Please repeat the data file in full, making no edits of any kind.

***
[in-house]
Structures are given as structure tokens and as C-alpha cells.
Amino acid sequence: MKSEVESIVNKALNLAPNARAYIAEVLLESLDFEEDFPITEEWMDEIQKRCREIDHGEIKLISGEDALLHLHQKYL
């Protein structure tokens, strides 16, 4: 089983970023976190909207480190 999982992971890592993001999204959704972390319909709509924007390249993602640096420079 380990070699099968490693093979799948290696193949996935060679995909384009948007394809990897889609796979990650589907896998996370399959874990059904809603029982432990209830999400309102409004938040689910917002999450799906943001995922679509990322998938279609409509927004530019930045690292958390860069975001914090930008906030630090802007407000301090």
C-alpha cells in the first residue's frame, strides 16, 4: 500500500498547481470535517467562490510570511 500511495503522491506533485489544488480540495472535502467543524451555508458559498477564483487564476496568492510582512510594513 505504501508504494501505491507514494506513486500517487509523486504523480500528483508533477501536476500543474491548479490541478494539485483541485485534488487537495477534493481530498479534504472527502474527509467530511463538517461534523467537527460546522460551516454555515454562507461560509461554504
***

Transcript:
[in-house]
Structures are given as structure tokens and as C-alpha cells.
Amino acid sequence: MKSEVESIVNKALNLAPNARAYIAEVLLESLDFEEDFPITEEWMDEIQKRCREIDHGEIKLISGEDALLHLHQKYL
């Protein structure tokens, strides 16, 4: 089983970023976190909207480190 999982992971890592993001999204959704972390319909709509924007390249993602640096420079 380990070699099968490693093979799948290696193949996935060679995909384009948007394809990897889609796979990650589907896998996370399959874990059904809603029982432990209830999400309102409004938040689910917002999450799906943001995922679509990322998938279609409509927004530019930045690292958390860069975001914090930008906030630090802007407000301090």
C-alpha cells in the first residue's frame, strides 16, 4: 500500500498547481470535517467562490510570511 500511495503522491506533485489544488480540495472535502467543524451555508458559498477564483487564476496568492510582512510594513 505504501508504494501505491507514494506513486500517487509523486504523480500528483508533477501536476500543474491548479490541478494539485483541485485534488487537495477534493481530498479534504472527502474527509467530511463538517461534523467537527460546522460551516454555515454562507461560509461554504